CD Number: BBC Legends 4174-2
CD Number: Profil/Hanssler PH 05020
When, in 1945, Reginald Goodall was chosen to lead the premiere of Benjamin Britten's Peter Grimes, many assumed he was on the verge of a major career. But soon thereafter, he took his leave of the podium, having developed an aversion to performing in public. Though he could still be seen at Covent Garden, it was more often than not backstage or behind the scenes, and he eventually settled into the role of a much sought after vocal coach. In the 1970's talk of a possible comeback was publicly dismissed by then musical director George Solti, who called Goodall's methods "old-fashioned."
For the conductor Georg Solti, I'm sure that "old-fashioned" meant "traditional" and "slow." Indeed Goodall's experience of performances by Hans Knappertsbusch during his formative student days in Munich pretty much determined his core repertory and style. For the rest of his career, such as it was, Goodall specialized almost exclusively in Wagner and Bruckner, and his approach to both composers was marked by extremely slow tempos. It's hardly surprising that Solti had trouble understanding Goodall. As one of the purest examples of the modern school of conducting, Solti championed virtuosic brilliance, precise articulation, and fleet, athletic tempos--the inverse of a traditional Teutonic approach.
By 1968, Saddler's Wells (now the English National Opera) was prepared to do what Covent Garden wouldn't, and put Goodall in charge of a new production of Wagner's "Ring" cycle. The result was a series of hugely acclaimed performances that reestablished his reputation in the twilight of his life. Between 1973 and 1977, he recorded that cycle, the first ever in English. As you might have expected, it is the slowest "Ring" ever, taking a whole two hours longer than Solti's.
At this point, I have to admit that I've never found Goodall's Wagner all that appealing. I don't mind the extremely slow pacing, but often the tempos just don't seem all that differentiated. And worse, sometimes Sir Reginald seems indifferent to the theatrical element in the music: more than a few of the big moments seem maddeningly nondescript. But this Bruckner performance is truly inspired, and it makes a lasting impression.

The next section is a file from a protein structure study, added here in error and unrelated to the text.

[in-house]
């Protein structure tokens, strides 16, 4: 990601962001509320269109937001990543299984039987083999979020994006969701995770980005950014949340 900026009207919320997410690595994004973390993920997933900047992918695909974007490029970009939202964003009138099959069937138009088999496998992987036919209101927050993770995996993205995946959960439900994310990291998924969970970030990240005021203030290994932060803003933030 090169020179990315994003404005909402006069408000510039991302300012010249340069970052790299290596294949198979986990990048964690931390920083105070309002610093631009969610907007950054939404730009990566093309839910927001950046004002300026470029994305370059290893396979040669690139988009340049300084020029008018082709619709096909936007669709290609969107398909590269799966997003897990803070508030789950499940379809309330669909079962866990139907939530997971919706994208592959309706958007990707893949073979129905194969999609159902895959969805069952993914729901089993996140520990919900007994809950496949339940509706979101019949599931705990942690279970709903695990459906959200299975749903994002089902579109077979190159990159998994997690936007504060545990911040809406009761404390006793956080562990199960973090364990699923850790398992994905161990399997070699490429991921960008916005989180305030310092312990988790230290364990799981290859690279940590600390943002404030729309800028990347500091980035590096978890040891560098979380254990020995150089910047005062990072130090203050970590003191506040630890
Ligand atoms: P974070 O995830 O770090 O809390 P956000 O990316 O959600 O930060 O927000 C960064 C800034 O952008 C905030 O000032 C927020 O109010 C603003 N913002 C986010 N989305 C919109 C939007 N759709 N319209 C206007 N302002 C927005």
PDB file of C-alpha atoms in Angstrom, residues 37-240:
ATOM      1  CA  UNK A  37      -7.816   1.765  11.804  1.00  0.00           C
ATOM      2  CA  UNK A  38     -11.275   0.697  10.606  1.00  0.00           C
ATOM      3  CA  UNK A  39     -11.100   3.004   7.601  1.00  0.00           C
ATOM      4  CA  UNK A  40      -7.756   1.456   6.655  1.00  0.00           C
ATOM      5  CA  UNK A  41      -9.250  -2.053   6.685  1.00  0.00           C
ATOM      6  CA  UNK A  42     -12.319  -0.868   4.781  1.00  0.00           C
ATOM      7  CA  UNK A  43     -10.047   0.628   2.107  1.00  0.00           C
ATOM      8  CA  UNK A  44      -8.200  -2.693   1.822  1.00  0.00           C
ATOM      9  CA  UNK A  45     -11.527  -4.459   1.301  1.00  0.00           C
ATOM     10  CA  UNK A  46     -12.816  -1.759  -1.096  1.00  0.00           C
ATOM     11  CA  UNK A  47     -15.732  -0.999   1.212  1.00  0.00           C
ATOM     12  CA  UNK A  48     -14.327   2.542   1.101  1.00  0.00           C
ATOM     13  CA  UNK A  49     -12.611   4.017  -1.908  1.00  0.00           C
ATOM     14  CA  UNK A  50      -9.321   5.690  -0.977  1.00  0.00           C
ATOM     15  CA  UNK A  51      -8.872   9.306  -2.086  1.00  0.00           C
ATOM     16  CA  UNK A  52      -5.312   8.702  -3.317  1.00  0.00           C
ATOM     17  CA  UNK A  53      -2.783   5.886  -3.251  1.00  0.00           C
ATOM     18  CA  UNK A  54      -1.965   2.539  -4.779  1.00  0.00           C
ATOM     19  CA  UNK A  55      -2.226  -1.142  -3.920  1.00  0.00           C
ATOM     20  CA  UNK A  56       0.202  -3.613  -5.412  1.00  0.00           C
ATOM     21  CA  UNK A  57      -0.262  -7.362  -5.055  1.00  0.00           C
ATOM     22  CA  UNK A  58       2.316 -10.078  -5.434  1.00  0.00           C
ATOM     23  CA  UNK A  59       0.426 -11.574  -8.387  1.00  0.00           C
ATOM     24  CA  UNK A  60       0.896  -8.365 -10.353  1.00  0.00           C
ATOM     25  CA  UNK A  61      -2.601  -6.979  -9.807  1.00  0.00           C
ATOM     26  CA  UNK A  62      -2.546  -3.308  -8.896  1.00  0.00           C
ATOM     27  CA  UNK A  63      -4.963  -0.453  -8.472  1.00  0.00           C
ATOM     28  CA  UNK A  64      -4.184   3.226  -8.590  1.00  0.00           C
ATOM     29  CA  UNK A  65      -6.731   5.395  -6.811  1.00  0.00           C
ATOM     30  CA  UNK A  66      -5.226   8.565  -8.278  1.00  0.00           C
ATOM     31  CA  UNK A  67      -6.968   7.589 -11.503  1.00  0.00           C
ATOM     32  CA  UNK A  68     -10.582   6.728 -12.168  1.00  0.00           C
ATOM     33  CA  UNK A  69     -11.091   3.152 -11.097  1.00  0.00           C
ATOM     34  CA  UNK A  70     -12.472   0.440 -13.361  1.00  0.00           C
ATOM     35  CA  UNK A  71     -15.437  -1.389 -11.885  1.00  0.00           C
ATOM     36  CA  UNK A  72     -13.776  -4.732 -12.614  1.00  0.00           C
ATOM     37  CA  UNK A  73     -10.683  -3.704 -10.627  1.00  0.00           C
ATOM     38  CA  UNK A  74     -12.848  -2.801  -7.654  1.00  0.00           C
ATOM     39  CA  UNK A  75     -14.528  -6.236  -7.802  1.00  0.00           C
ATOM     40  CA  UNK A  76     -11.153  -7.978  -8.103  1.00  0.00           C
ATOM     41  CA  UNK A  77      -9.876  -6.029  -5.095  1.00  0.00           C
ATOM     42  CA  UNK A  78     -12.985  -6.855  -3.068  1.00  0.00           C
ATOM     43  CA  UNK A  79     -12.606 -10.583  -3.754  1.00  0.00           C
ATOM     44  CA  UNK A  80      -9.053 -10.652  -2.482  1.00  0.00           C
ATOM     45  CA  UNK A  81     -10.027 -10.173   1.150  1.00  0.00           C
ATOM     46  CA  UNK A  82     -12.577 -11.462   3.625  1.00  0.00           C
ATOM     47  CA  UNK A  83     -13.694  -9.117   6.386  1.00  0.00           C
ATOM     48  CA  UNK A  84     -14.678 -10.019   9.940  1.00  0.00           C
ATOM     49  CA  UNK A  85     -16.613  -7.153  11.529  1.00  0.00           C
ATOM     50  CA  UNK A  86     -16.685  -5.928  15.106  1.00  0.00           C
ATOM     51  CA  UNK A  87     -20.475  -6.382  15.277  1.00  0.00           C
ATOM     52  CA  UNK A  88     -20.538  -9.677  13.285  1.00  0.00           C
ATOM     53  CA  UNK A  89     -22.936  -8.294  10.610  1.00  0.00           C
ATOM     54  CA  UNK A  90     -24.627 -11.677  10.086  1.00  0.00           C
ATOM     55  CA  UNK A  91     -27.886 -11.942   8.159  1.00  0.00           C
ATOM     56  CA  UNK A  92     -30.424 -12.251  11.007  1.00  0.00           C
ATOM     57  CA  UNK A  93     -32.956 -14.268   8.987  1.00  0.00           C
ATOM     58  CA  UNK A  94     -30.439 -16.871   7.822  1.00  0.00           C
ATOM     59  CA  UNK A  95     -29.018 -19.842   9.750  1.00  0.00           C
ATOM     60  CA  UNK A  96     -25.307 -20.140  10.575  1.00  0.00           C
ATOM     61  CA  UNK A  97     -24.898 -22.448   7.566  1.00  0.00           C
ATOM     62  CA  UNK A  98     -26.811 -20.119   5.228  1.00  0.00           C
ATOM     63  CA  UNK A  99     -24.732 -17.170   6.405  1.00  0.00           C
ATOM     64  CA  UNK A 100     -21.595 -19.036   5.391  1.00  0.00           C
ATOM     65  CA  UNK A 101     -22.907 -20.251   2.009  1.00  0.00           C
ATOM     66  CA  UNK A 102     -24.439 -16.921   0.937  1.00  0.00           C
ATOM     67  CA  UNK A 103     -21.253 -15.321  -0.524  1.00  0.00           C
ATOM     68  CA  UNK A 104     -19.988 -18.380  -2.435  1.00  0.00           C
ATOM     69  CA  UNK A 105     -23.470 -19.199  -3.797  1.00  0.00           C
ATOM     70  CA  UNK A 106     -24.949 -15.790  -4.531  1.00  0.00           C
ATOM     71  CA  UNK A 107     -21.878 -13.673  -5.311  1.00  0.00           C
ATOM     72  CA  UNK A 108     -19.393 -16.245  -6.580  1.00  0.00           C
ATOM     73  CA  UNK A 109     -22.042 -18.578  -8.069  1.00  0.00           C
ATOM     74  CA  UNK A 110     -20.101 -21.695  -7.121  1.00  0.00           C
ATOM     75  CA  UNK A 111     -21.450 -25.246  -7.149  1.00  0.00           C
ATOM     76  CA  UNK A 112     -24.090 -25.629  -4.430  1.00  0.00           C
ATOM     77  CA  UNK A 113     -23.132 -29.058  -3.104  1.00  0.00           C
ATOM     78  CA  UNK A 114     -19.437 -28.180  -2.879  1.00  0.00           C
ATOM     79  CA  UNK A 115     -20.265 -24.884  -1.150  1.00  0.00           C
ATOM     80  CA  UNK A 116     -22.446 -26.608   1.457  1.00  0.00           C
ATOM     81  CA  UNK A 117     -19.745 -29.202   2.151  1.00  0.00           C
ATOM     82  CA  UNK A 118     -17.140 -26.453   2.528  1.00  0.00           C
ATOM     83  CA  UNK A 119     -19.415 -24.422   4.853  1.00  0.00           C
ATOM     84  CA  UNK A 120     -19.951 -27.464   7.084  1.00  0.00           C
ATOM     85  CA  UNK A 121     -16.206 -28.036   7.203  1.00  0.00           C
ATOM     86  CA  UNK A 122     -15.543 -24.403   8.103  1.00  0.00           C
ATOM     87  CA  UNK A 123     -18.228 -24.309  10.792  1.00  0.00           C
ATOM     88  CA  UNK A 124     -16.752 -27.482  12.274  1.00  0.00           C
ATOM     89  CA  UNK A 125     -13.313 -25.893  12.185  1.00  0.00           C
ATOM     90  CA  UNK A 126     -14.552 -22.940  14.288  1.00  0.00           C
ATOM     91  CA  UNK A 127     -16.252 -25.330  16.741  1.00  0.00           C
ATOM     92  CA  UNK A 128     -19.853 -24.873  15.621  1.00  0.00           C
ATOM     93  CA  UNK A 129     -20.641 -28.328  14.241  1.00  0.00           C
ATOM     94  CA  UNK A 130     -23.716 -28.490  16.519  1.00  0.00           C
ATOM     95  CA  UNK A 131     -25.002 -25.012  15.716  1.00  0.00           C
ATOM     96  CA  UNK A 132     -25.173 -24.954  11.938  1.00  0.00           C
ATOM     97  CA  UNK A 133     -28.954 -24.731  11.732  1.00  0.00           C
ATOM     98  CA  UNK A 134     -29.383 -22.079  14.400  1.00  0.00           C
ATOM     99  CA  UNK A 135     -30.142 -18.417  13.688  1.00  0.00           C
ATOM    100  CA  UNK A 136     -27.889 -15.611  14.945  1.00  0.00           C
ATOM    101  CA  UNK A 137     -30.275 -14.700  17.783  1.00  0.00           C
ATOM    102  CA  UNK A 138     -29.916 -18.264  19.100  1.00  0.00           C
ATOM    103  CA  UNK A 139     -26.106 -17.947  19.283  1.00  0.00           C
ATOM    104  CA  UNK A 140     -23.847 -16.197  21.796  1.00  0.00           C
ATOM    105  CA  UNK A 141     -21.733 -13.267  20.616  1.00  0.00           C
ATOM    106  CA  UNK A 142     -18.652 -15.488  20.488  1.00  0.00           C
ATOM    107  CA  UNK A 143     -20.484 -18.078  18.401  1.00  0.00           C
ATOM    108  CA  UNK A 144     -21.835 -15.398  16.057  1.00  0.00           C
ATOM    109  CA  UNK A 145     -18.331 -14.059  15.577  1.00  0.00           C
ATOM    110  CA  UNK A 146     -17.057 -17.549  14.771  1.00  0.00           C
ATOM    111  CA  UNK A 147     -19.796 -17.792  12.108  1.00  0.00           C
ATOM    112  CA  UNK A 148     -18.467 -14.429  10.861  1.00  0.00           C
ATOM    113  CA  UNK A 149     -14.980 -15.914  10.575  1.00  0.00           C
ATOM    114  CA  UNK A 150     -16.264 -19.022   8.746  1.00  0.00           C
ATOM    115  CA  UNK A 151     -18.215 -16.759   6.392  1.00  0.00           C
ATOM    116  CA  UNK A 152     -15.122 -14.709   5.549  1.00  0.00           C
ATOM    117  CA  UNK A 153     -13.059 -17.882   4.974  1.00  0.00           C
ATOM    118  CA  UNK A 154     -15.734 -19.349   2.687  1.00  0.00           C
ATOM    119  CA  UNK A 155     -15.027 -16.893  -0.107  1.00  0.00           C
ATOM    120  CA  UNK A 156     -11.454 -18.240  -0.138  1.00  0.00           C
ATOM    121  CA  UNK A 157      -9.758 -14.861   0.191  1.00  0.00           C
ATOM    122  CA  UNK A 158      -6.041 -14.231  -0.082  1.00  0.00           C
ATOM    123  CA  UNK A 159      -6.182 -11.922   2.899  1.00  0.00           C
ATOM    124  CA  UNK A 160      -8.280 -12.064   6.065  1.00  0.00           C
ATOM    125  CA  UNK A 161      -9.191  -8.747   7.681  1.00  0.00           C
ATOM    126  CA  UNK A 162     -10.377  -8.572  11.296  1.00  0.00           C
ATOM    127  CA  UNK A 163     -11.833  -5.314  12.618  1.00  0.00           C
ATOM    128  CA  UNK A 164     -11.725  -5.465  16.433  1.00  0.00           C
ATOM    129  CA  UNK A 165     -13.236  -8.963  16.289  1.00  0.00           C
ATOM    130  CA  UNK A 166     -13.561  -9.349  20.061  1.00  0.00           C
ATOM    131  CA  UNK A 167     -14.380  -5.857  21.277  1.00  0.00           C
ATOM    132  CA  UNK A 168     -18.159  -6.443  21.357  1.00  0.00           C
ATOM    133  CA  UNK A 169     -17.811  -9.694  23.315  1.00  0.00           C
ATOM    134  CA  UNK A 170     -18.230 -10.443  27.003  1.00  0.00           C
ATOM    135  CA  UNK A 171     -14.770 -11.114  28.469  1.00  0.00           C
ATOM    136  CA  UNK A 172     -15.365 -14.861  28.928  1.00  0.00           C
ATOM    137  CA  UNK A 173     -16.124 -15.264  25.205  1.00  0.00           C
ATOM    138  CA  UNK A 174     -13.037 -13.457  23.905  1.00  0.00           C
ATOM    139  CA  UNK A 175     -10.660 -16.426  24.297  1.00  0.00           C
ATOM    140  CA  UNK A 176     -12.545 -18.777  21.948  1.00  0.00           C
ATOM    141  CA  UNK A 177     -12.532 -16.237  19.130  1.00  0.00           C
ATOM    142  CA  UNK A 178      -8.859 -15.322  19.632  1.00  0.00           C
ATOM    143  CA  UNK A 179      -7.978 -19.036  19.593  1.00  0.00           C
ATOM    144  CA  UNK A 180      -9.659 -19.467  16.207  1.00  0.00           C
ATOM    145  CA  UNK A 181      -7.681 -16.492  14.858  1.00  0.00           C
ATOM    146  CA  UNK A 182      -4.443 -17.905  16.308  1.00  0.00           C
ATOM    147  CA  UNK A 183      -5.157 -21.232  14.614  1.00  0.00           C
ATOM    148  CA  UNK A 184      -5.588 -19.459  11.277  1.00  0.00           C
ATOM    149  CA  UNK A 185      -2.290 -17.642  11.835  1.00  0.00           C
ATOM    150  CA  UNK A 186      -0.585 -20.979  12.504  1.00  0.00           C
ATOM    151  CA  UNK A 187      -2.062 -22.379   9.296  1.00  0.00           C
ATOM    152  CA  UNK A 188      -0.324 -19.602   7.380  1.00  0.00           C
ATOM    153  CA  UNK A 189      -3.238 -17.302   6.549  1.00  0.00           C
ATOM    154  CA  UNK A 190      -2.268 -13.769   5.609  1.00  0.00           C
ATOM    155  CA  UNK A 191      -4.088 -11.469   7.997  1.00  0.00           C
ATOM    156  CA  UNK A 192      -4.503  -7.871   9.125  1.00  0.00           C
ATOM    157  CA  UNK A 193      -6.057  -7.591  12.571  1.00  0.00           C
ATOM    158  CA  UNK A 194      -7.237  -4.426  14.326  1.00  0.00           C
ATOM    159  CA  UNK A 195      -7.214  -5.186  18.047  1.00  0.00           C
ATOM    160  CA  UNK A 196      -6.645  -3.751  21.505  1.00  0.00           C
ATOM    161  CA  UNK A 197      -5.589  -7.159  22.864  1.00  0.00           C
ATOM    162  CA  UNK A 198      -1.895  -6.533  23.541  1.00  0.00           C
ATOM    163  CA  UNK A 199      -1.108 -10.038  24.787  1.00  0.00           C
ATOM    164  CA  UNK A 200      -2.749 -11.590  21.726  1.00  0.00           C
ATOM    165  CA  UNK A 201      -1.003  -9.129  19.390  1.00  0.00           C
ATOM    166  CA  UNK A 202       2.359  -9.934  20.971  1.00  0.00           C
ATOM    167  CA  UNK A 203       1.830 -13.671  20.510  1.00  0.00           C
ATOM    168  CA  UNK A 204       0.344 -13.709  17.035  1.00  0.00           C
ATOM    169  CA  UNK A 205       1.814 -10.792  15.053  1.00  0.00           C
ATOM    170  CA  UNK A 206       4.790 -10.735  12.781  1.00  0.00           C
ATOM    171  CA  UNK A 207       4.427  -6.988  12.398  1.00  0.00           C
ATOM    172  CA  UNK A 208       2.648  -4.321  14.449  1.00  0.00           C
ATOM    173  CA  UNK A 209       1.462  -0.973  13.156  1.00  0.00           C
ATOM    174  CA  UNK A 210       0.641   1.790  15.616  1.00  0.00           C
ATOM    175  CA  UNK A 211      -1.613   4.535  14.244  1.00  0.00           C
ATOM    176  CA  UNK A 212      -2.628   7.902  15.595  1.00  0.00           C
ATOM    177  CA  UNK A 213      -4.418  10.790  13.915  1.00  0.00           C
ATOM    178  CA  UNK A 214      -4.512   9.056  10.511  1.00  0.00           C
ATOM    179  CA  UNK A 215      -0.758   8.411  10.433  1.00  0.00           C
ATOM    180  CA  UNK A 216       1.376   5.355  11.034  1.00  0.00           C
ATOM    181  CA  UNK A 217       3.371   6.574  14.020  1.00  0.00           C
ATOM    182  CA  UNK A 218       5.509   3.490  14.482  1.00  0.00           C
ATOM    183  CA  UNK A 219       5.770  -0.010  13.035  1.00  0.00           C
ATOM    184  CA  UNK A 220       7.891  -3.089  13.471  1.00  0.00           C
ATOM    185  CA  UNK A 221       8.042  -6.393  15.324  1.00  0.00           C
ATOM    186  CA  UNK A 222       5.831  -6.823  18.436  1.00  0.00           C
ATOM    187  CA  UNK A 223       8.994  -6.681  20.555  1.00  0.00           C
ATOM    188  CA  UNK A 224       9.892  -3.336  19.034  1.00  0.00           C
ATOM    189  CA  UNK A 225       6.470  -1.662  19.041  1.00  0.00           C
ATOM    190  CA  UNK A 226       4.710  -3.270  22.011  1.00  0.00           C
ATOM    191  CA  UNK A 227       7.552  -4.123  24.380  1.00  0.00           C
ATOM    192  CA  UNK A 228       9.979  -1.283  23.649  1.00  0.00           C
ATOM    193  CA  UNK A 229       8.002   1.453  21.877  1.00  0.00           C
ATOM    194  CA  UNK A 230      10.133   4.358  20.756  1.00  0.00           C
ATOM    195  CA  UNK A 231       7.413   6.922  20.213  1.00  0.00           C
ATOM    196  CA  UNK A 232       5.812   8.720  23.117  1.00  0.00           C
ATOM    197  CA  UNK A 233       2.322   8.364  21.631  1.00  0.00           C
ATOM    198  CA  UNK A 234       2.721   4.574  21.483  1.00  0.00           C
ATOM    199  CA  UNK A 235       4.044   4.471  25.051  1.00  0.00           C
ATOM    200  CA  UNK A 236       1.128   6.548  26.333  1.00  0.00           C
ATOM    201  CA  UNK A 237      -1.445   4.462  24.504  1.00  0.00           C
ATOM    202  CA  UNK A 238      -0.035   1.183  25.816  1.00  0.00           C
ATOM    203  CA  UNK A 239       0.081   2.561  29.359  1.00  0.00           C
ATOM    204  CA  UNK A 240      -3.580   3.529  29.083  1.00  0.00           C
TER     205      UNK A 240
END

We have the BBC Orchestra to thank for that. In 1968, the orchestra invited Sir Reginald to conduct the Bruckner Eighth at a Proms concert, and the success of that performance led to later recordings of a Seventh in 1971 and this Ninth in 1974--all now preserved, thankfully, on BBC Legends.
Though Goodall's timings in the Ninth are as slow as Giulini's (with the Stuttgart Radio Symphony, a recent DVD release from ArtHaus), in fact the two performances couldn't be more dissimilar. Giulini stresses the terror and anguish of the music, the sense of fear and trembling in the face of death. Goodall emphasizes the devotional aspect of Bruckner's inspiration, the heartfelt innocence of his faith. Here the heavenly grandeur revealed at the opening leads directly to the serenity and grace of the closing pages. Like Knappertsbusch, Goodall favors rugged, roughhewn textures that lend his spiritual musings a rustic, earthy character. The connection to Schubert has never been more apparent.
Recorded in 1994, Sanderling's Fourth is also on the spacious side, but the performance is more architectural than philosophical. Sanderling's characteristically patient, unforced interpretation emphasizes the flow and cohesiveness of Bruckner's structures, its inner logic. It's true that in less capable hands, Bruckner's sense of development can seem very choppy and episodic. That's never the case here, where each movement unfolds at a leisurely, but completely natural pace. The music has never sounded lovelier, which is not to say the climaxes are in any way underpowered. Indeed, the big moments make an even more dramatic impression for having been so purposefully anticipated. Those who (like me) were impressed by the honesty and directness of Sanderling's Bruckner Seventh (with the Stuttgart Radio Symphony, also on Hanssler) will need no further recommendation. I'm not sure how much longer Sanderling, who announced his retirement in 2002, will remain among us. But I'd be willing to bet his Bruckner recordings will be among the performances he's remembered by.
You would never mistake the sometimes bass-deficient BBC Symphony for a German orchestra, but these Brits can sustain a long line with great unity of purpose, and the intensity of the playing suggests they were very aware of the occasion. It's the sound I find disappointing: a studio recording that is clear but not very vivid. The Bavarian Radio Symphony, on the other hand, has been specializing in Bruckner since it was founded by Eugen Jochim soon after the Second World War. Here the orchestra plays magnificently for Sanderling in sound that is every bit as vivid, spacious, and detailed as the performance.
Though neither of these performances would merit a top recommendation (I'd still go with Klemperer and Boehm in the Fourth, the DG Furtwangler and Giulini with the Chicago for the Ninth), both share an honesty and authority that make them essential for true-hearted Brucknerians.